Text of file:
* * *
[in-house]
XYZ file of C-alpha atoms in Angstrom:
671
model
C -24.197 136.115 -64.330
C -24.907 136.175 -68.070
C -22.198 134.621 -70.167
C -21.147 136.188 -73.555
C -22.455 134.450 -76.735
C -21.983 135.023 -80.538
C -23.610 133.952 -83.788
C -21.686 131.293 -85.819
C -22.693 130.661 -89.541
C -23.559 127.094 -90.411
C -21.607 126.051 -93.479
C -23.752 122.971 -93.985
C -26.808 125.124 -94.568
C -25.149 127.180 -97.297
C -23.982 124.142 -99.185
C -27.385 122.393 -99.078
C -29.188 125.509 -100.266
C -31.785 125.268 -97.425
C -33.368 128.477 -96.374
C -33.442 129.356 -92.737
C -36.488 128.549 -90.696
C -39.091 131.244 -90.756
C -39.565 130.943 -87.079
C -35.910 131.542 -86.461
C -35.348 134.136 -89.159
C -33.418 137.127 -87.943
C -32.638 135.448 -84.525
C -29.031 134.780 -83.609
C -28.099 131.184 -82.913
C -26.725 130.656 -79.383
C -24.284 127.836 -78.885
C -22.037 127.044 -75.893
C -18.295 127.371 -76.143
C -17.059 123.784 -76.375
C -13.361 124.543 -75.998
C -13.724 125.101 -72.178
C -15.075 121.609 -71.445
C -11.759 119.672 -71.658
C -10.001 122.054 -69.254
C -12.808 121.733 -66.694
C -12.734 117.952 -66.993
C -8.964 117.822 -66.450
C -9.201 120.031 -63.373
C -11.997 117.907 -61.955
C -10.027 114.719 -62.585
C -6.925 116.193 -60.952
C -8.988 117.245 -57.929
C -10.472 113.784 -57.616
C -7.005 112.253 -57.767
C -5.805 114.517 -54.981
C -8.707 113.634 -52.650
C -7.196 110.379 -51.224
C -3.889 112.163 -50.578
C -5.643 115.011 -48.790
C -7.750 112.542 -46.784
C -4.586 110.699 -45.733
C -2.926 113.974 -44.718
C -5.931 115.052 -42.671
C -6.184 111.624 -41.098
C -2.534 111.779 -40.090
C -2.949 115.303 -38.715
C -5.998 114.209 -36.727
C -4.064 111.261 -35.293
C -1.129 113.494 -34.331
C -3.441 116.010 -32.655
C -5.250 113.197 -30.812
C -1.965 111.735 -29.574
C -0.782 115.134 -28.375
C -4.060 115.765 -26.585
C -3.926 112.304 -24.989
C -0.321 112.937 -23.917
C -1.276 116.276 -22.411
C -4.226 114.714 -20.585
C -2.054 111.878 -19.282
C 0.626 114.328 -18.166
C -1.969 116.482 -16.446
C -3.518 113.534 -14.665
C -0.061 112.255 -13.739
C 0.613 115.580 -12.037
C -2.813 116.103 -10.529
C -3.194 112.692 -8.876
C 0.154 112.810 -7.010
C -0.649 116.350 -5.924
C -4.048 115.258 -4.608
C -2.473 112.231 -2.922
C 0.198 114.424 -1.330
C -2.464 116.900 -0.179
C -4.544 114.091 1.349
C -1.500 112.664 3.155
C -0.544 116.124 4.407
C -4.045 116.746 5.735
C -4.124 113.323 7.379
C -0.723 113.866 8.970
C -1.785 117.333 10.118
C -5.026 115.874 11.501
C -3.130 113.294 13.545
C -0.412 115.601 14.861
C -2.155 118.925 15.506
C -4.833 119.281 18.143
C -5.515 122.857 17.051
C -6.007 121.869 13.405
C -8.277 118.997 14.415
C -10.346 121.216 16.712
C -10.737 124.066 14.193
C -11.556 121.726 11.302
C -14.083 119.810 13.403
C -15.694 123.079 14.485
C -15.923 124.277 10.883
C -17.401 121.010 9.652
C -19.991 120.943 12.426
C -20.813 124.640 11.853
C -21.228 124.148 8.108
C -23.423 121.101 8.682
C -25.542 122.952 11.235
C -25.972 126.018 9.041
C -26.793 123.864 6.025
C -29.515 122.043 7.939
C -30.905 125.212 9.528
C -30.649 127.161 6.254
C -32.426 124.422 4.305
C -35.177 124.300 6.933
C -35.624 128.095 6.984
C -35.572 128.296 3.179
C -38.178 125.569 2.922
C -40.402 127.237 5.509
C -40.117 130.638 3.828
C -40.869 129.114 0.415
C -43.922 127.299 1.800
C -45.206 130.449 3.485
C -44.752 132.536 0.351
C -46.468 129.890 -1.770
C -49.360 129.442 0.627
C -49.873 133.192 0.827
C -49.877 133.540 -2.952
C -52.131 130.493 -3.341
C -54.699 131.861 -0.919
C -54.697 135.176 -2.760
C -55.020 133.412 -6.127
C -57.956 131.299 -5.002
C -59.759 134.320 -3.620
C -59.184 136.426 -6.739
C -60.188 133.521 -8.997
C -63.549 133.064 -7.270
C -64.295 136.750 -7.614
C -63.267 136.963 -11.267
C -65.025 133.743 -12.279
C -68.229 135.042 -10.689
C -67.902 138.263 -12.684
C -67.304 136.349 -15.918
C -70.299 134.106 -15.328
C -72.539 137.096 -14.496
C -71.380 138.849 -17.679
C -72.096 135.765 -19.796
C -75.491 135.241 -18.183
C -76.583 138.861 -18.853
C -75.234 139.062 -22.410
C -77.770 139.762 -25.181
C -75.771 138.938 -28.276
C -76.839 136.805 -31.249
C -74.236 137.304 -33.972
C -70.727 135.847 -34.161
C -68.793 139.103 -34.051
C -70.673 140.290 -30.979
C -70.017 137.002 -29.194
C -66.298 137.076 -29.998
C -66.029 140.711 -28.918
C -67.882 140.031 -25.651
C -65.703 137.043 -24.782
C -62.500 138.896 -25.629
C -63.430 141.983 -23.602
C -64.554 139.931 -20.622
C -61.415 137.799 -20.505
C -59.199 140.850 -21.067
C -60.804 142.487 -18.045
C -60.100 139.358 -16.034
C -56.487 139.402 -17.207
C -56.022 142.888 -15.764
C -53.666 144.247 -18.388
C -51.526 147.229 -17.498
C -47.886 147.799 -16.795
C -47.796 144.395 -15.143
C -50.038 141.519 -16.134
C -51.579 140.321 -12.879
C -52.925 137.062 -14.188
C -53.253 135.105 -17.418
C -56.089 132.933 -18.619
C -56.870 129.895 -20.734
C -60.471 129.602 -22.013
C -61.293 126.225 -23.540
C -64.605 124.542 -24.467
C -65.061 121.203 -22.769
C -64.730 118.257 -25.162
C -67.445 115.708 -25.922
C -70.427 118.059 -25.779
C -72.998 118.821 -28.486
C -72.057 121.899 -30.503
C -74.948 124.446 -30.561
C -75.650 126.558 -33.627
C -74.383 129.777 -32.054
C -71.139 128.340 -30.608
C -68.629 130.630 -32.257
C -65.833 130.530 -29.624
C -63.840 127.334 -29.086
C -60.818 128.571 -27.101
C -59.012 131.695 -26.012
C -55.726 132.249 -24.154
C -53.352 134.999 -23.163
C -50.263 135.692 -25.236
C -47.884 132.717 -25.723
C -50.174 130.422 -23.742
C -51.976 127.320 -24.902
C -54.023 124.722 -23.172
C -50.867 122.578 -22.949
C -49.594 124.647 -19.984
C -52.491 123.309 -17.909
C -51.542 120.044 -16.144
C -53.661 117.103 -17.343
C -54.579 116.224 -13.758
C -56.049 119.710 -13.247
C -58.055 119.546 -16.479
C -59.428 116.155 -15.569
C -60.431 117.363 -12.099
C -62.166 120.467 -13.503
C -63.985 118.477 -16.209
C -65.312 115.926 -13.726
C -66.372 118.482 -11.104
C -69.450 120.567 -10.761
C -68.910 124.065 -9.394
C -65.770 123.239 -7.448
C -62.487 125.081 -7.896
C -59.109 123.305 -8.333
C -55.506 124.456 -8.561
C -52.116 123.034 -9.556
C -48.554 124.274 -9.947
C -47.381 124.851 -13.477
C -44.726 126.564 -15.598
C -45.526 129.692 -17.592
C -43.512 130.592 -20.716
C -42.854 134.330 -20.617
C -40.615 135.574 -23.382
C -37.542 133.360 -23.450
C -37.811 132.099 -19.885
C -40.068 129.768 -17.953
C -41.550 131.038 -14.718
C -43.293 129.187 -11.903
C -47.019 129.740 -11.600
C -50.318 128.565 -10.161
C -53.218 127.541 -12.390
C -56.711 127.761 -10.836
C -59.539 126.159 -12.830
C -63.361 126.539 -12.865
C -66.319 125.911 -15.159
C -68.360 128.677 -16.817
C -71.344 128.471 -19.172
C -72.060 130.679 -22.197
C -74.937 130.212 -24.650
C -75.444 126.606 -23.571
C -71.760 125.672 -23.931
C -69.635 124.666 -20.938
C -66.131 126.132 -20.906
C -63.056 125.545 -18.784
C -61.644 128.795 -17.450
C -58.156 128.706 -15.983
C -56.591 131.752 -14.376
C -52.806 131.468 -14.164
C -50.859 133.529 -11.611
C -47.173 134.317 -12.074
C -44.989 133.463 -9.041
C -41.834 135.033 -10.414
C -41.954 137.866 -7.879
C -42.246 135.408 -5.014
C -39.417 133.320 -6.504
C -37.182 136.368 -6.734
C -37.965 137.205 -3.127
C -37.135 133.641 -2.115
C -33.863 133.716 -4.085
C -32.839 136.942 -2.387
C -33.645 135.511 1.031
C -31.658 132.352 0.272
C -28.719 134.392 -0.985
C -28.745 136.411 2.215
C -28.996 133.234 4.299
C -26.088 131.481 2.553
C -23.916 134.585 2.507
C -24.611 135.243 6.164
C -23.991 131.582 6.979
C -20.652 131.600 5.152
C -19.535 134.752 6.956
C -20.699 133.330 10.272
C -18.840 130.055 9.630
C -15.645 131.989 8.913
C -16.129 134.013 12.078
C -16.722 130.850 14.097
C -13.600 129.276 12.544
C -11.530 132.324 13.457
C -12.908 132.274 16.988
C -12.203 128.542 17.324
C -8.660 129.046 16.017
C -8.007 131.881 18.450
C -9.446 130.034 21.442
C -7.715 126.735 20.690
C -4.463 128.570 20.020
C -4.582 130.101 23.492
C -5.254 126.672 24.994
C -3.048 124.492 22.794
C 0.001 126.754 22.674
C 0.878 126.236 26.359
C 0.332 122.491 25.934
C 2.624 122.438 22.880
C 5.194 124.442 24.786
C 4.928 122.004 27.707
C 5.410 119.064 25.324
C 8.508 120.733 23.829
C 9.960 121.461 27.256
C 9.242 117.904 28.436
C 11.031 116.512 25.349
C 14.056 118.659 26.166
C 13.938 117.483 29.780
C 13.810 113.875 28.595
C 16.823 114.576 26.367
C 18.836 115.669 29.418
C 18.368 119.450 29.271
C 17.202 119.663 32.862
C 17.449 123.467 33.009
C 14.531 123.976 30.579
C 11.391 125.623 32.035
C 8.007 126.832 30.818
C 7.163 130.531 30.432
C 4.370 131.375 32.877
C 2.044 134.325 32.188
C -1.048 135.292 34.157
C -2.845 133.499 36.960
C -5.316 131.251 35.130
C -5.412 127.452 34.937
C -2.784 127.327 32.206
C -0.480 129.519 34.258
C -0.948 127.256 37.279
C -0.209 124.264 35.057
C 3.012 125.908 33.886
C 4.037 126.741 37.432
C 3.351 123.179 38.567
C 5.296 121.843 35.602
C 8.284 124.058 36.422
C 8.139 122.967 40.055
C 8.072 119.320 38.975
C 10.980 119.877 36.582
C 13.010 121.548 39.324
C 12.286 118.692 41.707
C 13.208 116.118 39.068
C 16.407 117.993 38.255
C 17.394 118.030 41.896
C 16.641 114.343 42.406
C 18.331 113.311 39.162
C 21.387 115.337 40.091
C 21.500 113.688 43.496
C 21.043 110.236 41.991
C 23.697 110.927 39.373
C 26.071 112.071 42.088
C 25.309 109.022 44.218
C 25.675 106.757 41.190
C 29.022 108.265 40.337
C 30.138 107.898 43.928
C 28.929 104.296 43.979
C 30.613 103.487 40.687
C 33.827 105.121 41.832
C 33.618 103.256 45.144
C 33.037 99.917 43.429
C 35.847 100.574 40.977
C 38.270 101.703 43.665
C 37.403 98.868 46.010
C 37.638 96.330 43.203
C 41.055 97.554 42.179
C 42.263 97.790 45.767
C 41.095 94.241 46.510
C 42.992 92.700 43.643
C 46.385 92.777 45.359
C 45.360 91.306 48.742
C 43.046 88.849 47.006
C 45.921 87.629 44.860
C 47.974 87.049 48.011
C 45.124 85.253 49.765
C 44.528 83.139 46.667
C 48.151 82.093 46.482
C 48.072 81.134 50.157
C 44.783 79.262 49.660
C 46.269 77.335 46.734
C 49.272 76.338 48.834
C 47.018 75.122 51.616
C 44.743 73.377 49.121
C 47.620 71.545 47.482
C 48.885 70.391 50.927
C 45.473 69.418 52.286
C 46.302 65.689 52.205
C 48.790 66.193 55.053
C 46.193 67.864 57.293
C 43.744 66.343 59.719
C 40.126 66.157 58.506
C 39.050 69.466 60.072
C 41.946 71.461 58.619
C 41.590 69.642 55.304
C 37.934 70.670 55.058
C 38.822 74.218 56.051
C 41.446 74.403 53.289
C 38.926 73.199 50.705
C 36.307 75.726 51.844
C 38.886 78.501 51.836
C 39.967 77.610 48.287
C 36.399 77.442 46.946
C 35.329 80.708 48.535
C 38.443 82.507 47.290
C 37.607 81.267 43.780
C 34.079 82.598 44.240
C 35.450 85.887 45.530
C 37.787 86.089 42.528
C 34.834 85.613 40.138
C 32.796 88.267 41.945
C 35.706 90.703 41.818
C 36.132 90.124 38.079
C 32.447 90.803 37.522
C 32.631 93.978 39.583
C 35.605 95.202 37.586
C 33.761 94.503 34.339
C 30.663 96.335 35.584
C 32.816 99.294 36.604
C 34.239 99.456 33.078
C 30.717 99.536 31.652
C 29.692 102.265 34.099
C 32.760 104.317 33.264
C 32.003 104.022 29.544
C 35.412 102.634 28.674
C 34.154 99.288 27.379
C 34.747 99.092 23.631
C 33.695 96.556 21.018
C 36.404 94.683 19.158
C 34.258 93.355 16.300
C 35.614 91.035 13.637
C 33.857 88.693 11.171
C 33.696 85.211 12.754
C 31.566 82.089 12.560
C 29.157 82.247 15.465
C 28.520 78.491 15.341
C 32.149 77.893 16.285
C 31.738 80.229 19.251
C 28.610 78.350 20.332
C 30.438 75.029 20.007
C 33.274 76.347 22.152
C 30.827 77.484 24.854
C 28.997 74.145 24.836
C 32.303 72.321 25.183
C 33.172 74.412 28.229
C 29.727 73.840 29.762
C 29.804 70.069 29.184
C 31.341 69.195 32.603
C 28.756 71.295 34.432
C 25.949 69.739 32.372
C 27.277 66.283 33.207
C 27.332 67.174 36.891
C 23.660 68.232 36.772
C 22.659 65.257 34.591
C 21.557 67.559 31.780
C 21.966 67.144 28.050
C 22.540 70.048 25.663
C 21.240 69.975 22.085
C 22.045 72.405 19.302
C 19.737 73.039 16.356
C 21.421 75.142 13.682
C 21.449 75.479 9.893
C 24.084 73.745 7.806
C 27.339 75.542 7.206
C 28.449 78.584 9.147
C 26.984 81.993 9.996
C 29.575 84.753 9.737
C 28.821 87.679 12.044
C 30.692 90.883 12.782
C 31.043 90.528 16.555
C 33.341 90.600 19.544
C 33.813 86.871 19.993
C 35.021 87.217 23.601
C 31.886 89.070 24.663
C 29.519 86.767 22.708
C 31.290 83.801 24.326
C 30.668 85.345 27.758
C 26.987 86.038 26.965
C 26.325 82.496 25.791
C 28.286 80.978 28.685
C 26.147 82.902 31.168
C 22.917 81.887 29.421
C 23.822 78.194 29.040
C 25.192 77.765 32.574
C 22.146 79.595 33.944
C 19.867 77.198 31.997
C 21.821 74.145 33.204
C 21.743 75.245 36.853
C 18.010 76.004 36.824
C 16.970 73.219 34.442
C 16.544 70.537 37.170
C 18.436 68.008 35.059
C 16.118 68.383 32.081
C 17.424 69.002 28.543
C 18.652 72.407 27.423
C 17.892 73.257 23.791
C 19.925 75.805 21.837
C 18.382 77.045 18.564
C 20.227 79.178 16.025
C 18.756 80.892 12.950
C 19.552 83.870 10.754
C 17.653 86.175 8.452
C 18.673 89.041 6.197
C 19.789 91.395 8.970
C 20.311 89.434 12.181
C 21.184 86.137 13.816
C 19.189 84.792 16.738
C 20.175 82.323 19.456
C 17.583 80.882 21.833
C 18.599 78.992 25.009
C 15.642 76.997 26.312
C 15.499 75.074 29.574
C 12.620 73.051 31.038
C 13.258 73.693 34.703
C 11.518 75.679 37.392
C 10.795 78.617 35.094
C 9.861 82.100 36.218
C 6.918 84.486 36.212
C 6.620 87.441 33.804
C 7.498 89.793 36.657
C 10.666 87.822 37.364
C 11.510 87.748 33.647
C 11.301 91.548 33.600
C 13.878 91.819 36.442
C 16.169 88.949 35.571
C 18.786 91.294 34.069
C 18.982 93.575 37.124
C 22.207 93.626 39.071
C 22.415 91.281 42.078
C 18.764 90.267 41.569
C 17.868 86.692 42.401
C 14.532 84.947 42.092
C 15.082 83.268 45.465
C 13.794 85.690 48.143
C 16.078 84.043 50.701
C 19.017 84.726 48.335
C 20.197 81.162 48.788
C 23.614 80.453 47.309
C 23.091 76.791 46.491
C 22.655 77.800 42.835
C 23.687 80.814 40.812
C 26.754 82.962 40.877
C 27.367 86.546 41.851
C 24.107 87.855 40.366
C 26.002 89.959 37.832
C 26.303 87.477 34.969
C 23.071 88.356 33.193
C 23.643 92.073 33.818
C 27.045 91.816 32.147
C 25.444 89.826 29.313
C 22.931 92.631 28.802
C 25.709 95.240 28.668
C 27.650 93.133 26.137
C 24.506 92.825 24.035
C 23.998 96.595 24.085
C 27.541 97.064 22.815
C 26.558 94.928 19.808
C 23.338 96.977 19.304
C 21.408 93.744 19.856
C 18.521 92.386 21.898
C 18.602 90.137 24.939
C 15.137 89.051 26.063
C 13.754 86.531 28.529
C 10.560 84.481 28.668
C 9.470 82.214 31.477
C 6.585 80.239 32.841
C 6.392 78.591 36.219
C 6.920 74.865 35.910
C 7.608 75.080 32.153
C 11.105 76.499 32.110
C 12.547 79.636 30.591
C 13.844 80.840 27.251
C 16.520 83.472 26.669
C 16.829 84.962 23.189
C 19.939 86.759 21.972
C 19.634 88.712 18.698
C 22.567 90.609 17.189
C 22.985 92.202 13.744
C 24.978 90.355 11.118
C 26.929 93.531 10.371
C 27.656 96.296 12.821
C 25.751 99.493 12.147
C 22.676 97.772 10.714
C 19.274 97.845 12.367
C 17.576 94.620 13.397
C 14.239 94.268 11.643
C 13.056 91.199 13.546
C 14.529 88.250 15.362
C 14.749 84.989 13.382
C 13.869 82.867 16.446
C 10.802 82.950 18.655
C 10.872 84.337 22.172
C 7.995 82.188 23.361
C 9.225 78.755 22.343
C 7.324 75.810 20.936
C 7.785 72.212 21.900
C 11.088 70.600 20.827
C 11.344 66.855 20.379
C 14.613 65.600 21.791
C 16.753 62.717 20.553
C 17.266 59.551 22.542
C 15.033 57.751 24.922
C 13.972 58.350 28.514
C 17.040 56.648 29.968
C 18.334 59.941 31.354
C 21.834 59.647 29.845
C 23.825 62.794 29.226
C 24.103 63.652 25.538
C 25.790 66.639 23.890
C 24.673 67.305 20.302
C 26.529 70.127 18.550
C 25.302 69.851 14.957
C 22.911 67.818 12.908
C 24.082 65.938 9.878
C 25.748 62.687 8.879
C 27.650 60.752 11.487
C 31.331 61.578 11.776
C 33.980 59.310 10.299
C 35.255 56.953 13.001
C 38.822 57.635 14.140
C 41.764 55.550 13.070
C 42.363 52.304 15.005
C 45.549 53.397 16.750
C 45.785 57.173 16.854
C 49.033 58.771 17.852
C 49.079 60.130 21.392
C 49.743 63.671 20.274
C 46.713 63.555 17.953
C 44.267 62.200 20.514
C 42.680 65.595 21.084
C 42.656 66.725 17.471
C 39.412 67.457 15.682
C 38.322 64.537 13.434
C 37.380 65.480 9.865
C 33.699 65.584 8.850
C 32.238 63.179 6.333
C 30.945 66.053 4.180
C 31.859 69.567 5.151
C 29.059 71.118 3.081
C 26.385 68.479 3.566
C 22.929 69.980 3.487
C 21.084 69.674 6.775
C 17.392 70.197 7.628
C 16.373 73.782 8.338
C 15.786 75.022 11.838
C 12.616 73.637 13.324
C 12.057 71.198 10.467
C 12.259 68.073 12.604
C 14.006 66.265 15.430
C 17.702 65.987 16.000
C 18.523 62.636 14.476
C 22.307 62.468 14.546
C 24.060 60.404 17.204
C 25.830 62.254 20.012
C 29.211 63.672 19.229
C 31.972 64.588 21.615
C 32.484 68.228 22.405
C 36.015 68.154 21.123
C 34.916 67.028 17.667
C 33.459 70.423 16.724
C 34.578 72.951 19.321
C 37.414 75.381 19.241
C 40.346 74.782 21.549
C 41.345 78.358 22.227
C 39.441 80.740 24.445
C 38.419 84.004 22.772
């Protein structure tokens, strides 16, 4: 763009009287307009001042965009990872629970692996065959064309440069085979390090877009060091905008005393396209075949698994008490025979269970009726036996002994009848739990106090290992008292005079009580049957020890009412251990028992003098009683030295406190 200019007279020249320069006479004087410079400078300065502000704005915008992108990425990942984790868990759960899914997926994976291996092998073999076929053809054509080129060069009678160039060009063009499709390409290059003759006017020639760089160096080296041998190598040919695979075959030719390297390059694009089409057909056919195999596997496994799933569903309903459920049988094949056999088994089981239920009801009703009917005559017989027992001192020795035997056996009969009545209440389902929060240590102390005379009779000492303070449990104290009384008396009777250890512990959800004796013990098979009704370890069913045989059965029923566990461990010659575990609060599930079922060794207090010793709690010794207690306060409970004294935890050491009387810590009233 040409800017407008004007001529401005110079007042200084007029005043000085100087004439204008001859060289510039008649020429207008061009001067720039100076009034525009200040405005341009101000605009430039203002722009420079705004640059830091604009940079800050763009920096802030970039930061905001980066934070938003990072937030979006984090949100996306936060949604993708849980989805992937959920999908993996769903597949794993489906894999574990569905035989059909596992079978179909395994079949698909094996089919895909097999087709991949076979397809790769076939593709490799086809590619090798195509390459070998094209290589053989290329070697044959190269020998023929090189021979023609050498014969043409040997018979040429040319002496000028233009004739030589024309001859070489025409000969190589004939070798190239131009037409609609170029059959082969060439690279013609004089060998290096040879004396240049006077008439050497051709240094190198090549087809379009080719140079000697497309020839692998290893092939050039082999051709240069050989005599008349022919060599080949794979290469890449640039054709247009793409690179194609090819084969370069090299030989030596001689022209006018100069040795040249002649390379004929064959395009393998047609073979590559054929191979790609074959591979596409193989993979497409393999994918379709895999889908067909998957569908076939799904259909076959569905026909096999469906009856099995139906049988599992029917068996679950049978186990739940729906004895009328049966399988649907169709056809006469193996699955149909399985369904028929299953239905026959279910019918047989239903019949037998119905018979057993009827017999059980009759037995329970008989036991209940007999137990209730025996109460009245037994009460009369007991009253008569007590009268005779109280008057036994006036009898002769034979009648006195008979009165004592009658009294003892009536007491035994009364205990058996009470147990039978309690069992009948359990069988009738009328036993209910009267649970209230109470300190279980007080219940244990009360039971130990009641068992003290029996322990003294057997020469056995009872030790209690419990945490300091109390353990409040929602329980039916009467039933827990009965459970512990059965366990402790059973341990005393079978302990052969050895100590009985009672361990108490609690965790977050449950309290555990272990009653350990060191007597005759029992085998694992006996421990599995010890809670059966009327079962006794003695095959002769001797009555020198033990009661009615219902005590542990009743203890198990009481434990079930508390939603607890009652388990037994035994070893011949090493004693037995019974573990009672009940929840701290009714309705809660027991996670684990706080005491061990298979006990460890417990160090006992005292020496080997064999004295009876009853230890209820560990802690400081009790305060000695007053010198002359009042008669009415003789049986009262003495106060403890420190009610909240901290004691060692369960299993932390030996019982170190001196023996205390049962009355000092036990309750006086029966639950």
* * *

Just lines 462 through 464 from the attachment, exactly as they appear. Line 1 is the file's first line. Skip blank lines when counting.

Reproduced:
C 23.660 68.232 36.772
C 22.659 65.257 34.591
C 21.557 67.559 31.780